Tennessee consumers who have fallen behind on their bills could find themselves being contacted by debt collectors in new ways. Two new methods include the use of avatars and voice mails that arrive on a person’s phone without making a sound. Consumer groups are upset by the new tactics, but managers at debt collection companies say that the tools actually benefit consumers.
When a voice mail is left on a person’s phone without making the phone ring, it is technically not a call. This allows debt collection companies to sidestep rules related to when and how often they can call a debtor. Debt collection firms also get away with automated call violations because the contacts aren’t classified as phone calls. These companies also claim that debtors can return calls at their own pace, which may be beneficial for them.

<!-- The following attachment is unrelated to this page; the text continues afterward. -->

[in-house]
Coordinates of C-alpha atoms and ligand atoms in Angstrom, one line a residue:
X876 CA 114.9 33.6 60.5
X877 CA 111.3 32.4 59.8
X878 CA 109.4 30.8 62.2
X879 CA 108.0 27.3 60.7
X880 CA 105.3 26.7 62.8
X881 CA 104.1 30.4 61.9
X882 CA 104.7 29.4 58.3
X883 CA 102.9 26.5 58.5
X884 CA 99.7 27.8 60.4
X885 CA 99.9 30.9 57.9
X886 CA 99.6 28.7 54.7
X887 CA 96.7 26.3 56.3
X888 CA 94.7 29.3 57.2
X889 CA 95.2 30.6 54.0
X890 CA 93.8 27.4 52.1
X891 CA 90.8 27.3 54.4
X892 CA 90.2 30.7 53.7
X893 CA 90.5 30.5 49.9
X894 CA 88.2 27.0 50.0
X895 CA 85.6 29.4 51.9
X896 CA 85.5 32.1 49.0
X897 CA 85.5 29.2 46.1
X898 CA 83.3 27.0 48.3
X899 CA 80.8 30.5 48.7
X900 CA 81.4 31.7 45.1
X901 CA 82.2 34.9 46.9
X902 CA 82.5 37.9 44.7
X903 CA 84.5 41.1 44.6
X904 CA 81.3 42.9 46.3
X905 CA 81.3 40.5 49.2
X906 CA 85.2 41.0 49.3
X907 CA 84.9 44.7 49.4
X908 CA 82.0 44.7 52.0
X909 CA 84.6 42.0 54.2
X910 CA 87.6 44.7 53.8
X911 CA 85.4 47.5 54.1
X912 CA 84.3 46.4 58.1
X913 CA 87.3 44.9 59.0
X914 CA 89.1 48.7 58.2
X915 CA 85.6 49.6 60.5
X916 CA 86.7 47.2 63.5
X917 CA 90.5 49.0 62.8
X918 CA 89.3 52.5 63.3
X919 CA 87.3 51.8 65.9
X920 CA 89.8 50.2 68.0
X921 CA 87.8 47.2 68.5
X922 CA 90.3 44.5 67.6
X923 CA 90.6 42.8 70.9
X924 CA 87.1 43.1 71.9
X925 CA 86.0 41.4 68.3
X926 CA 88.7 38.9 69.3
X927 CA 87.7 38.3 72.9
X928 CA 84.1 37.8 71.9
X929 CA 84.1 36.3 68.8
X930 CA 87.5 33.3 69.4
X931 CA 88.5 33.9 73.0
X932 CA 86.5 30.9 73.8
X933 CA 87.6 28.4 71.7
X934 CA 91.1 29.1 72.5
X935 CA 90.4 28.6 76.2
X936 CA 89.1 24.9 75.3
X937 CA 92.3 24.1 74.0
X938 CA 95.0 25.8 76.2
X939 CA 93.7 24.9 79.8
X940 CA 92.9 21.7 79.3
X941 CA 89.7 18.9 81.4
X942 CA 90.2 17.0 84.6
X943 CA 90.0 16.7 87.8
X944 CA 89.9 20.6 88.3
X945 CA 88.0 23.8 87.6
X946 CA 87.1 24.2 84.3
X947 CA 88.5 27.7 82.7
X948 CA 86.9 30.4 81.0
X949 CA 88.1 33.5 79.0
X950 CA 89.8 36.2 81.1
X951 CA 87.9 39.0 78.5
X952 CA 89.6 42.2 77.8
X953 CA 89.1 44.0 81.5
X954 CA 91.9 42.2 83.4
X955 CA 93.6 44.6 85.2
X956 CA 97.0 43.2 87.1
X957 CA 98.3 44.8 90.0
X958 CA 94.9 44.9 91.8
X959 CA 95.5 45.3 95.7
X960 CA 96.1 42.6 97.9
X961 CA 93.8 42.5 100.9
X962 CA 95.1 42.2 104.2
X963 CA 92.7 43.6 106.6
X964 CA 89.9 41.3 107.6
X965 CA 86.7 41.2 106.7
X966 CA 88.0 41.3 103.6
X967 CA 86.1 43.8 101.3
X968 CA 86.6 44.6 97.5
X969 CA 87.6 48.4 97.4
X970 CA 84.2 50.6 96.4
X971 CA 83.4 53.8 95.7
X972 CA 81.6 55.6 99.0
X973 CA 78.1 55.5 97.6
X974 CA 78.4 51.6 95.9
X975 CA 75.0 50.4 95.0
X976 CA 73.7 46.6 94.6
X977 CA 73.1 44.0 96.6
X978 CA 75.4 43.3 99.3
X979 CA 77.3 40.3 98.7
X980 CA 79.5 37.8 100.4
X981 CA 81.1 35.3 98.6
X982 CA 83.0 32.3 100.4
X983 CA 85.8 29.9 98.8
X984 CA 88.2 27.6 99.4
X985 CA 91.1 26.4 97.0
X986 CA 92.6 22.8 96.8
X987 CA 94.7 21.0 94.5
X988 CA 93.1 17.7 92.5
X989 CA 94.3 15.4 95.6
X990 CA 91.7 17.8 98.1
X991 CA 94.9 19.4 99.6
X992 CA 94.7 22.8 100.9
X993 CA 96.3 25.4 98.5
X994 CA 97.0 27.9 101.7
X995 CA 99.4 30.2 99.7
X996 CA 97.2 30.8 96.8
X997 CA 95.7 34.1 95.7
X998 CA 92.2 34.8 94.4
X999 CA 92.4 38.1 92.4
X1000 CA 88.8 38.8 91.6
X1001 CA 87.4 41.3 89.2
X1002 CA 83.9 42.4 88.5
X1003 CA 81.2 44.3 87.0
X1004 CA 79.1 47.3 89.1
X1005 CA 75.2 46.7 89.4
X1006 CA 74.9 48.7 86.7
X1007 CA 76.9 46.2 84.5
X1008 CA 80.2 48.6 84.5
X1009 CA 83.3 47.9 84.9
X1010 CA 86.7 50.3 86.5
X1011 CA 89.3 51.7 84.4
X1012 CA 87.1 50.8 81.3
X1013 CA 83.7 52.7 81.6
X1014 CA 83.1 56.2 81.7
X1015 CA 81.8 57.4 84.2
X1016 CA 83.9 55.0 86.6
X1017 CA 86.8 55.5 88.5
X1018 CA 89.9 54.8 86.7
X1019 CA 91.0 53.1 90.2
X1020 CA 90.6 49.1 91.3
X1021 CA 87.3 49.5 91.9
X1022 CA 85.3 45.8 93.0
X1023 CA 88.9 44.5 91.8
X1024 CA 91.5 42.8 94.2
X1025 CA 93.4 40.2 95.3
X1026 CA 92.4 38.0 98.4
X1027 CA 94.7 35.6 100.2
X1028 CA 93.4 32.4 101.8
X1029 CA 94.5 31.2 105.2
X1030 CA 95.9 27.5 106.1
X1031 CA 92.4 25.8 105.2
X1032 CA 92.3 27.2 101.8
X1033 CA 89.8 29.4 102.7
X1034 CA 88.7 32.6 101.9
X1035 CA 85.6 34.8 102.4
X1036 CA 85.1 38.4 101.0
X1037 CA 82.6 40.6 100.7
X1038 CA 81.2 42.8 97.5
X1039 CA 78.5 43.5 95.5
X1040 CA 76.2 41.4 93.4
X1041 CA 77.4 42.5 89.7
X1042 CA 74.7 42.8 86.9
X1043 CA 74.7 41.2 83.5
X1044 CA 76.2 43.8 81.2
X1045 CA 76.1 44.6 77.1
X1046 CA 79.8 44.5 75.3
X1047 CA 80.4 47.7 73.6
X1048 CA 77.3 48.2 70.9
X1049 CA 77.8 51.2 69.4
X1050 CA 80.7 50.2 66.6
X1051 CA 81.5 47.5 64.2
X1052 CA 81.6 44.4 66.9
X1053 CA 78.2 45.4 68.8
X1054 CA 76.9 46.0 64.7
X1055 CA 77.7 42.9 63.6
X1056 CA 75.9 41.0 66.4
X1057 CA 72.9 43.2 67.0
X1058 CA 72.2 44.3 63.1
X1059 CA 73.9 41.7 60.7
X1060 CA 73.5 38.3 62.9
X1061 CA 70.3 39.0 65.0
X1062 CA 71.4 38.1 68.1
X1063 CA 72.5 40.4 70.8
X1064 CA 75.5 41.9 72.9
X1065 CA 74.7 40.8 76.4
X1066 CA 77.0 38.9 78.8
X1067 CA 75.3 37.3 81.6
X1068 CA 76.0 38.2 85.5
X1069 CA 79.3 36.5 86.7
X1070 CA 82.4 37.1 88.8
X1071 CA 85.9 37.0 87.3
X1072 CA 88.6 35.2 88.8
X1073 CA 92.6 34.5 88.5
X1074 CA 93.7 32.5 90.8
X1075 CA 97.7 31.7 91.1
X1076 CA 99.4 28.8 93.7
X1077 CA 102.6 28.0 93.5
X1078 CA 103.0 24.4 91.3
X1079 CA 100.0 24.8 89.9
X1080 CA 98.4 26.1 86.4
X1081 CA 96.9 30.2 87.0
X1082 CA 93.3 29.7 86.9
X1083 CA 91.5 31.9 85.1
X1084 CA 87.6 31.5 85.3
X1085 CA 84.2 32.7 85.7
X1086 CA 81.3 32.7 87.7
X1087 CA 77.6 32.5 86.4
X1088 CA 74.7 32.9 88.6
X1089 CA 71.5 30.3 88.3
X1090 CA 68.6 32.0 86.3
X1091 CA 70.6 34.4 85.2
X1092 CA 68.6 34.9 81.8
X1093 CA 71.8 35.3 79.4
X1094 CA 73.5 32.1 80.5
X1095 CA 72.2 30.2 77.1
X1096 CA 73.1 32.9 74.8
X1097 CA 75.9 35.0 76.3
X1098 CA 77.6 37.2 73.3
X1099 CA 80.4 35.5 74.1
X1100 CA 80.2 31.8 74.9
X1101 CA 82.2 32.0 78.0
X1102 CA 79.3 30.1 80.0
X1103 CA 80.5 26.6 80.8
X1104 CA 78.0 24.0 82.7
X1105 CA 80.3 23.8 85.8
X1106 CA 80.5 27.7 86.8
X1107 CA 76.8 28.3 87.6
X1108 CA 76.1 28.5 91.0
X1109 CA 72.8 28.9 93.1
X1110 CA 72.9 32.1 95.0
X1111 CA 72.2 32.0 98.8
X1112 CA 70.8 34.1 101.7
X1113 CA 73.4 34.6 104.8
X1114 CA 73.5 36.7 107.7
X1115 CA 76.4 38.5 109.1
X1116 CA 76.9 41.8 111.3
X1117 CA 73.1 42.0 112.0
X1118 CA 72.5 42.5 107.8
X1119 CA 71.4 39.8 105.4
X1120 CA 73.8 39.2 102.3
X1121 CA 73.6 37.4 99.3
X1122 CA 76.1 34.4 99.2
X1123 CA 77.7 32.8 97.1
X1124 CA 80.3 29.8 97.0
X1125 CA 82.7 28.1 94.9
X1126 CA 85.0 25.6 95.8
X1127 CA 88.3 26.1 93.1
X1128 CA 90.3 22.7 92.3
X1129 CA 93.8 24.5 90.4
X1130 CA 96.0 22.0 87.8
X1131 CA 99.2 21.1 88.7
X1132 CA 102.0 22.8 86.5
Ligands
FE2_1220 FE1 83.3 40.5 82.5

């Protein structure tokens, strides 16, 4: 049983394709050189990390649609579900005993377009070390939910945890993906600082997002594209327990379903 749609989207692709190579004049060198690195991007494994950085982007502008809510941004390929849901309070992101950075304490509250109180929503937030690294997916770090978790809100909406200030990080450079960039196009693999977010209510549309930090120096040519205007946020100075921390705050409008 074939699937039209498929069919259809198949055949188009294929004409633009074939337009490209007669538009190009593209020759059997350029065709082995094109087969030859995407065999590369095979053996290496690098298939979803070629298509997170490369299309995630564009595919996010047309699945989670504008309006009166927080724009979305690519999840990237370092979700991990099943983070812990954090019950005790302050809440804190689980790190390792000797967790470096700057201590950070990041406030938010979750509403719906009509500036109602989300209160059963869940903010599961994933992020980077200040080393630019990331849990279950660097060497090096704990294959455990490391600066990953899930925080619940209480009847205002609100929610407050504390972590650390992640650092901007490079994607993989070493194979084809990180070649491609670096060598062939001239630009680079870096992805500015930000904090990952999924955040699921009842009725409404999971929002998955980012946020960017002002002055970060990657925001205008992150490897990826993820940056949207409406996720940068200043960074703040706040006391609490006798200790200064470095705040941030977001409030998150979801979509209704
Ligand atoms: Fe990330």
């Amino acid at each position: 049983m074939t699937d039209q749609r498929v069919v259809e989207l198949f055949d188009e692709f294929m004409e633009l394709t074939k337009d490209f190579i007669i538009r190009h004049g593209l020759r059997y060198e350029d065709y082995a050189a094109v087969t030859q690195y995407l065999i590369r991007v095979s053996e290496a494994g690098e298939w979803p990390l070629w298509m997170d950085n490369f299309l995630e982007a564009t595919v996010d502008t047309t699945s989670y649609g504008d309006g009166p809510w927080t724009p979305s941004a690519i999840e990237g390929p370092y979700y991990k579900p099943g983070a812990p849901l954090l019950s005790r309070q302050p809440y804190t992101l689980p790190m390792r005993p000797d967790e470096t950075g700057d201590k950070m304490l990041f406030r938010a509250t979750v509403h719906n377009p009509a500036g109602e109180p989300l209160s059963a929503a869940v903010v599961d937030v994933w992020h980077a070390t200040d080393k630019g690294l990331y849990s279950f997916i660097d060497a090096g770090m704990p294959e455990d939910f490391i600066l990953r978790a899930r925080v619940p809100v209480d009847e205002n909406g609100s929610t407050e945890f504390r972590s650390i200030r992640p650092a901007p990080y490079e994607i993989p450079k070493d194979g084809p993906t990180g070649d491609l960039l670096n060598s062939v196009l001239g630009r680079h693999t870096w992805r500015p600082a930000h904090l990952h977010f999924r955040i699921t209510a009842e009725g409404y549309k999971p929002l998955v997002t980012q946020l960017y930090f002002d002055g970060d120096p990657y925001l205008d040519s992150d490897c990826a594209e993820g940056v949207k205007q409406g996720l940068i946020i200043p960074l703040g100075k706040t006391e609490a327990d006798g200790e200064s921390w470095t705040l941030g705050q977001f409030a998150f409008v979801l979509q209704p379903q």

Companies that use avatars to connect with customers are three times more likely to get paid compared to debtors that go to regular sites. Therefore, those who owe money may see virtual debt collection agents sent to their email inboxes to coax a payment from them. Finally, speech analytic tools can monitor whether a collection agent is behaving appropriately during a collection call. It can also monitor whether a collection agent is struggling, which may indicate the need for a supervisor to take over the call.
Those who are looking for a fresh financial start may wish to consider filing for bankruptcy. Chapter 13 bankruptcy may allow a debtor to reorganize some or all of his or her debt and repay it over a three or five year period. During the repayment period, creditors generally cannot take steps such as repossessing a car or foreclosing on a home, which may allow time to renegotiate a secured loan’s terms.